Lunch time. Remember, you can e-mail us through Luba's address.

Friday, June 24, 2005

From the Field -- 3 - from Ken

From: pochta
To: Kenneth Briden
Sent: Friday, June 24, 2005 6:49 AM
Subject: From the Field -- 3

It was a typical Russian meeting. What more can you say?

Art, Luba, and I entered the rented room and were greeting by some 60 smiling faces and a few old grouches (but not many). It took awhile before we could get to the front of the room because so many wanted to greet us personally. In that setting, at that very moment, I forgot all about the lo-o-o-o-ng plane ride, the difficulties with raising the money, the airport waiting, the heavy suitcases, etc., etc., etc.

As Vladimir was making the introductions, many kept saying, "We know. We know." In other words, "Let's get on with it."

It was easy to speak to all those smiling faces. They were warm and receptive, and the Holy Spirit just took over. I think I referred to my notes on about the first paragraph. From then on, everything just flowed. What a wonderful feeling!! Several held up their hands to ask Jesus into their lives. Luba was ecstatic after the meeting.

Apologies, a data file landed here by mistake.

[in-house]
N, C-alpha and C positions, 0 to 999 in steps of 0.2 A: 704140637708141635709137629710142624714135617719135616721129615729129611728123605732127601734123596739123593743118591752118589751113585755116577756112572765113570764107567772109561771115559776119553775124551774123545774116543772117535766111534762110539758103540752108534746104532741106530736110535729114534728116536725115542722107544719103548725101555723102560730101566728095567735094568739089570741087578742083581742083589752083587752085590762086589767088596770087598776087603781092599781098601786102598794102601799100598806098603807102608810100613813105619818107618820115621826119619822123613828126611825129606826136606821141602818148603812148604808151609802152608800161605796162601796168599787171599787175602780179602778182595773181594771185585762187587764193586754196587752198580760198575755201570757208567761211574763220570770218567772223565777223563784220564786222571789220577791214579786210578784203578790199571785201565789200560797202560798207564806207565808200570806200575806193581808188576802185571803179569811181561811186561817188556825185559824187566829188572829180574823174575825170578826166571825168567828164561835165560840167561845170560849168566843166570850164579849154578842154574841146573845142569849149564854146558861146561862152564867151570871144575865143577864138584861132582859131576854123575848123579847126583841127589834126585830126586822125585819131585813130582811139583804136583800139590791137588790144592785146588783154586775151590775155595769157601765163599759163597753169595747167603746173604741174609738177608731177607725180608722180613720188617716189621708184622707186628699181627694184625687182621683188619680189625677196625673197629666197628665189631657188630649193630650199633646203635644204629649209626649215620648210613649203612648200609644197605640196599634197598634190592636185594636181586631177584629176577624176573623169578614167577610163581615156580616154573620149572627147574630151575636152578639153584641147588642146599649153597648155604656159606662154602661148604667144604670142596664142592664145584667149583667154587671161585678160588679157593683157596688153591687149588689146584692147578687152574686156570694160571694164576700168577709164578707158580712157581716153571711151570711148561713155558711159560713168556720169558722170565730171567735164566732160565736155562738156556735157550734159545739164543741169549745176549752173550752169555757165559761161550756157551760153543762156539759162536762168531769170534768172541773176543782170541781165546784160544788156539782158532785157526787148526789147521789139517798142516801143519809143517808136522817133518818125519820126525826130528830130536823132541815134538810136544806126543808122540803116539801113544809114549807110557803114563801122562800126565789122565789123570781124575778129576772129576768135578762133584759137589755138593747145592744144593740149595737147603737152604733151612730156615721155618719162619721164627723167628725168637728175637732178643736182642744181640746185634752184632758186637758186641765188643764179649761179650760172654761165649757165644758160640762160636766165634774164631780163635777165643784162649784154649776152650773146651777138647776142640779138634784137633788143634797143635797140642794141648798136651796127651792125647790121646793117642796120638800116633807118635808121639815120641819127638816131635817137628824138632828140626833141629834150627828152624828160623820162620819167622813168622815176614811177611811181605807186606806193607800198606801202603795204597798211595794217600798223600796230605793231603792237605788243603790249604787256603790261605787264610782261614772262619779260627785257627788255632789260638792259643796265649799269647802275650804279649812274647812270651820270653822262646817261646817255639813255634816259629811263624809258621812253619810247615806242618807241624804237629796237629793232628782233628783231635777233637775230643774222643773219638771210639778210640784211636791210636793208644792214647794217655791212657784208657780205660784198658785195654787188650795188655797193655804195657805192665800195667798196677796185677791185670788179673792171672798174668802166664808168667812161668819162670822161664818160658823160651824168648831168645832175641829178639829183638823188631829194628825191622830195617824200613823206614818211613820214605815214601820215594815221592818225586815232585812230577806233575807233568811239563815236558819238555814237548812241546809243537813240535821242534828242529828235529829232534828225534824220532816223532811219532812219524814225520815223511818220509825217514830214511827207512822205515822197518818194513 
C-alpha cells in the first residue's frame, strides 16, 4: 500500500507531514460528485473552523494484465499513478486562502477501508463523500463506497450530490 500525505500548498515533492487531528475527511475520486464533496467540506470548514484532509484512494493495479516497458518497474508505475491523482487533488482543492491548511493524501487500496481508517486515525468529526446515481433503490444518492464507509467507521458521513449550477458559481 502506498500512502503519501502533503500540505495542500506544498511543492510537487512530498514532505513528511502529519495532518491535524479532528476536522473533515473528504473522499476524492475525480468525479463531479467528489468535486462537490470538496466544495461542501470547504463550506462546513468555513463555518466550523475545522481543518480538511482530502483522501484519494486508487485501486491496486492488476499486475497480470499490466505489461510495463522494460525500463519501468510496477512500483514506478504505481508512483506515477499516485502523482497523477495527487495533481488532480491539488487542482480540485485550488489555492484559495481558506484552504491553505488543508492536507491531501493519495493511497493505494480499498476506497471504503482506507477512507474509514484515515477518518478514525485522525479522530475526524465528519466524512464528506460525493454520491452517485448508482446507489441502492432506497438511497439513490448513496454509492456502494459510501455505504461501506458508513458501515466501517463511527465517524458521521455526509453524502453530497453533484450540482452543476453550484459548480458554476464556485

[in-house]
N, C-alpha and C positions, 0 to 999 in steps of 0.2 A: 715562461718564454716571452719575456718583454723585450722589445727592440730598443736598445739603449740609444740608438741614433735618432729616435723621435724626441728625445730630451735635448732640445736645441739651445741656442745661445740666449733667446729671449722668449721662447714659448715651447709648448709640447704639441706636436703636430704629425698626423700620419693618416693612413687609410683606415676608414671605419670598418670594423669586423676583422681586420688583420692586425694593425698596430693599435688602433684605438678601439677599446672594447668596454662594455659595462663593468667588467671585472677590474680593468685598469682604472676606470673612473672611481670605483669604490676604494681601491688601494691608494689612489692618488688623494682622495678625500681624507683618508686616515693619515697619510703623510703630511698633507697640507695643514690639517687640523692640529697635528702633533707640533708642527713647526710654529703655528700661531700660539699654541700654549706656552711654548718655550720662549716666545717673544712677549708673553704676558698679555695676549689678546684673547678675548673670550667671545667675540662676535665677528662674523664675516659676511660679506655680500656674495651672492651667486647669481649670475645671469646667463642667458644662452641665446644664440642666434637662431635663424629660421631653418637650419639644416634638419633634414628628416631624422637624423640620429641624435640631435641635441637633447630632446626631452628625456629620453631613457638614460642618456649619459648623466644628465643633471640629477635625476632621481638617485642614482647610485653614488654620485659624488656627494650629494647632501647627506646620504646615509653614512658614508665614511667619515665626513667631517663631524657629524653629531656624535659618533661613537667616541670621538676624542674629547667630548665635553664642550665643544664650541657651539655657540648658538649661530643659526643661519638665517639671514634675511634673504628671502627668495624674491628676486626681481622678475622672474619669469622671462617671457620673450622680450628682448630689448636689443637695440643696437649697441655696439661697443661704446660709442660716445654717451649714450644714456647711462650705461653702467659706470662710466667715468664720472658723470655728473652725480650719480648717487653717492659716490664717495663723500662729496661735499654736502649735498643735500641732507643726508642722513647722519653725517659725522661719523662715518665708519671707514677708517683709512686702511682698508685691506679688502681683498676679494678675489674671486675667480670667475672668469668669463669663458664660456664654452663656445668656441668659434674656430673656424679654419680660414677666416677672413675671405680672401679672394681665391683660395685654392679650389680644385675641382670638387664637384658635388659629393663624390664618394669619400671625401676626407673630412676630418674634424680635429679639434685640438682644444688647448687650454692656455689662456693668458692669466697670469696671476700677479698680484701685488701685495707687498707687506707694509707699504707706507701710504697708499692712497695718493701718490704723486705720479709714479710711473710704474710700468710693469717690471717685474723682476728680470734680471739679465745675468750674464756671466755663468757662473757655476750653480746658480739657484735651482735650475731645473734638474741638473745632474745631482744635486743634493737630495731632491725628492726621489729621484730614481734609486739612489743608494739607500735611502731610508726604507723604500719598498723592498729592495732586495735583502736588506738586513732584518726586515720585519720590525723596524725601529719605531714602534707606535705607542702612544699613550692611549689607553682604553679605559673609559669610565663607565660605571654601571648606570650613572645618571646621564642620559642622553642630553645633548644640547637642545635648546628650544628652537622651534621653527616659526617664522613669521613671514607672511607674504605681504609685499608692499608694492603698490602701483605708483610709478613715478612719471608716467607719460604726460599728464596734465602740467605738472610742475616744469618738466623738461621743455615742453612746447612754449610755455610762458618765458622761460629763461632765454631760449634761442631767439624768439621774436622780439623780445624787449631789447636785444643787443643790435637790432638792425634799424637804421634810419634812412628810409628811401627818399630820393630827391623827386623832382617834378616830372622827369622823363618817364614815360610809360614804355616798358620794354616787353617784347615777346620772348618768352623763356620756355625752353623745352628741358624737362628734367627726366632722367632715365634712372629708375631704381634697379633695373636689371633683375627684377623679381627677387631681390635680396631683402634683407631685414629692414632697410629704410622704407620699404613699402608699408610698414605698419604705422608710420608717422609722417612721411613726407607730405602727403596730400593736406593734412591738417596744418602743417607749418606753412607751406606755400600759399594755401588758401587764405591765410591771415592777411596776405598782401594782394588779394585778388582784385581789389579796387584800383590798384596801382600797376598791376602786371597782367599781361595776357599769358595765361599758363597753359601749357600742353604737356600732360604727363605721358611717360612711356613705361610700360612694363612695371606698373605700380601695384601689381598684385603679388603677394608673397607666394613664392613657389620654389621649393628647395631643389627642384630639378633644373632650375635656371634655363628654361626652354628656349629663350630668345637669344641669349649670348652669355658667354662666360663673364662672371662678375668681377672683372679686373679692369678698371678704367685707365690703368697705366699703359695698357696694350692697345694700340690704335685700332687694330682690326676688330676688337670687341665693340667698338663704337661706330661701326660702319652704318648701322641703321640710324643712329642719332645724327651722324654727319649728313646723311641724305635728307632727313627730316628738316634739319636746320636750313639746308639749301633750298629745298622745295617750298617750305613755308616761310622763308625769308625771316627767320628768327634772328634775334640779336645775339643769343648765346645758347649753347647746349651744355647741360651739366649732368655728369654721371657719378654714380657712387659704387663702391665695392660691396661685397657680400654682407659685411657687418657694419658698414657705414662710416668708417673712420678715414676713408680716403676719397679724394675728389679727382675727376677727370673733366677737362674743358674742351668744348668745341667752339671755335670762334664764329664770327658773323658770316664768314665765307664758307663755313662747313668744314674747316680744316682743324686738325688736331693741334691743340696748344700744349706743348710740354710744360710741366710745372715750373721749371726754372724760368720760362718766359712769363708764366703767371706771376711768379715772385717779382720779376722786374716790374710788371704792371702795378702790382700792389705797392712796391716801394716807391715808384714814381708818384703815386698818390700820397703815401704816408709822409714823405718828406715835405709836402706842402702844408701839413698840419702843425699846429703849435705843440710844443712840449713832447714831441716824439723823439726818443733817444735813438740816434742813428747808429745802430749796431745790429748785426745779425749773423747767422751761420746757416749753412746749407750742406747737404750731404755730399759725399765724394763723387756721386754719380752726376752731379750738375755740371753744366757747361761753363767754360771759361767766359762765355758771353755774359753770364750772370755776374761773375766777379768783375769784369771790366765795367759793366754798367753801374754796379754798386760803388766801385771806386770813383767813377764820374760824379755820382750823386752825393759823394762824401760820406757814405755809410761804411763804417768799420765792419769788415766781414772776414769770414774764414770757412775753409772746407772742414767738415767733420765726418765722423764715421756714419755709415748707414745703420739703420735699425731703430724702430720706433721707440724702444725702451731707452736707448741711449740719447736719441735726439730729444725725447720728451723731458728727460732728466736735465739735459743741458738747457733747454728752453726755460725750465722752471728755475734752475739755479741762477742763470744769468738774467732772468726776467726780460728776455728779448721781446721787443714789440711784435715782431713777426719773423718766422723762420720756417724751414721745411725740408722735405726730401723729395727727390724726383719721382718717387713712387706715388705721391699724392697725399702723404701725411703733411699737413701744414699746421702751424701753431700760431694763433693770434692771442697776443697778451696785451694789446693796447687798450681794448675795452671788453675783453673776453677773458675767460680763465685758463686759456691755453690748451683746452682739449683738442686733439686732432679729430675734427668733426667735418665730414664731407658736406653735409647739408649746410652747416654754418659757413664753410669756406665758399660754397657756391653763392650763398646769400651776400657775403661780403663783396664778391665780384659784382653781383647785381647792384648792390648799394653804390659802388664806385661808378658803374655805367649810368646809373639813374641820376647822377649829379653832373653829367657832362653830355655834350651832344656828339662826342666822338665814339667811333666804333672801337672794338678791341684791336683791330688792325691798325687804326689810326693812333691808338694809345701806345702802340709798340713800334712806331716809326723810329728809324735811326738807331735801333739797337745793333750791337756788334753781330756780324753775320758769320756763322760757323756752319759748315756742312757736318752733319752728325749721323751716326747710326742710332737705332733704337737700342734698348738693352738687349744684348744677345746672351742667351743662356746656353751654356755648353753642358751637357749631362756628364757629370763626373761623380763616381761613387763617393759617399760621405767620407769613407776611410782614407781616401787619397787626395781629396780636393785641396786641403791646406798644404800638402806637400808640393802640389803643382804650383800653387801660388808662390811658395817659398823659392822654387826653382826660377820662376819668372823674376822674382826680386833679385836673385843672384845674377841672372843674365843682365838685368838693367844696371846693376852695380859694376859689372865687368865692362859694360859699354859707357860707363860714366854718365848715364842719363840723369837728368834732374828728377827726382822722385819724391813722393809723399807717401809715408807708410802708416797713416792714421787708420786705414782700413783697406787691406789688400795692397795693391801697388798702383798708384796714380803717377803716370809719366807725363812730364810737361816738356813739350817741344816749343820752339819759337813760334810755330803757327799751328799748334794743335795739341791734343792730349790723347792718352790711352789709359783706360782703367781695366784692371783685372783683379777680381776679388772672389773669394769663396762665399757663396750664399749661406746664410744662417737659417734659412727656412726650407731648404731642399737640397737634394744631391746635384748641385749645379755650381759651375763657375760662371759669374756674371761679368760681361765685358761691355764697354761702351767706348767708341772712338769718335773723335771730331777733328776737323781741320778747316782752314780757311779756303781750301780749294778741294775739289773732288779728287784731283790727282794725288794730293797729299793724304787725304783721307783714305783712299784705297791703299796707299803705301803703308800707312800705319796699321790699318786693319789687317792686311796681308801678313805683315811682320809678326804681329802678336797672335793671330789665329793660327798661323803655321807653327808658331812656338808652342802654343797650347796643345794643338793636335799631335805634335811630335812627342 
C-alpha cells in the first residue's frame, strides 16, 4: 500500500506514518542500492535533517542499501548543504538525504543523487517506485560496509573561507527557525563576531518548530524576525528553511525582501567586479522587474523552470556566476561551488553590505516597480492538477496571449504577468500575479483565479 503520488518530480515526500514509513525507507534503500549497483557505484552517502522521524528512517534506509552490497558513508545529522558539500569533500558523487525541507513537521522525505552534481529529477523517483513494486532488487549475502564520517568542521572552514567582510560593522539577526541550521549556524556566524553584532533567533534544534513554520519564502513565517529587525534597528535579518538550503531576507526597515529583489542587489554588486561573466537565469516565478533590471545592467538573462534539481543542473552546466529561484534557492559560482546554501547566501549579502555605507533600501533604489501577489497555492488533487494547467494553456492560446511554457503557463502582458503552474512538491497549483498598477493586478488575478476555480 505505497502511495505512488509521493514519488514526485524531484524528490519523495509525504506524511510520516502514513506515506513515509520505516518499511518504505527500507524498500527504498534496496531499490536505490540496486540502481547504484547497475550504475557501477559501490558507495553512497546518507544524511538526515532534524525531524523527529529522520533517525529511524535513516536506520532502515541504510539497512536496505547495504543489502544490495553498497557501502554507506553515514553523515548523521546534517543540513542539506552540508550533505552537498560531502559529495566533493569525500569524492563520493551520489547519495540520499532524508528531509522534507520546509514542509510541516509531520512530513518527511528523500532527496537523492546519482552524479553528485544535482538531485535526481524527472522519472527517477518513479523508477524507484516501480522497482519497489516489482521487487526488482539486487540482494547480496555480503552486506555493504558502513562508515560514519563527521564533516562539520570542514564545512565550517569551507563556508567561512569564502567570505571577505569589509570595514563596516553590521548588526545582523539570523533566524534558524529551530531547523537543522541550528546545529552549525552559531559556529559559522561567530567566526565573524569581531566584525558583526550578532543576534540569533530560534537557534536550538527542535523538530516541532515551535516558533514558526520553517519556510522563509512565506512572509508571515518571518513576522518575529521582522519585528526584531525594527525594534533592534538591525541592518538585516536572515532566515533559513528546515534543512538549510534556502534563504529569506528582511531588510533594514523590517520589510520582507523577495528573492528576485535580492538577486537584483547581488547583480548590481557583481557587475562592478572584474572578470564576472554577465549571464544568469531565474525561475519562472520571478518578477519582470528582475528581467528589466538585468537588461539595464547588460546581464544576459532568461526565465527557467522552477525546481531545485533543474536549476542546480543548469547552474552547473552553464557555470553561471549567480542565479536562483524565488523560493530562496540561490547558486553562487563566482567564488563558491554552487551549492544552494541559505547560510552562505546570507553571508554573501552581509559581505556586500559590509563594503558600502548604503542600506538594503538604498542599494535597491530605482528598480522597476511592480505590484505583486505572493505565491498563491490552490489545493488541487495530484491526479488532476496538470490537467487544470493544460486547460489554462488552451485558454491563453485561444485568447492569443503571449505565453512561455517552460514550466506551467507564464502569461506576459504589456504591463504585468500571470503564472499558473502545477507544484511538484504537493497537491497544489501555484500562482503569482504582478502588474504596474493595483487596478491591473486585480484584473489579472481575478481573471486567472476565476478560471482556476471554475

"Ken, those were just the right words. They were right on the mark."

"Luba, I wish I knew what I said."

"Yeah, Ken. Me too. I wish I knew what I interpreted. I feel the Holy Spirit was at work."

Little did we know, though, that there was a spy in our midst. I wouldn't have said anything differently, but after I finished and we had a couple of prayers, then the excitement began. A lady city official approached the front of the room and said she wanted to ask a question and then she proceded to make a speech. At least she started to make a speech. She said everyone in the room was Orthodox, and I was trying to make Baptist out of them. (Of course, I never mentioned the word Baptist. That was just the worst profanity she could think of at the time.) She said no more than two sentences before she was verbally assuaulted by nearly everyone in the room. They were coming to my defense.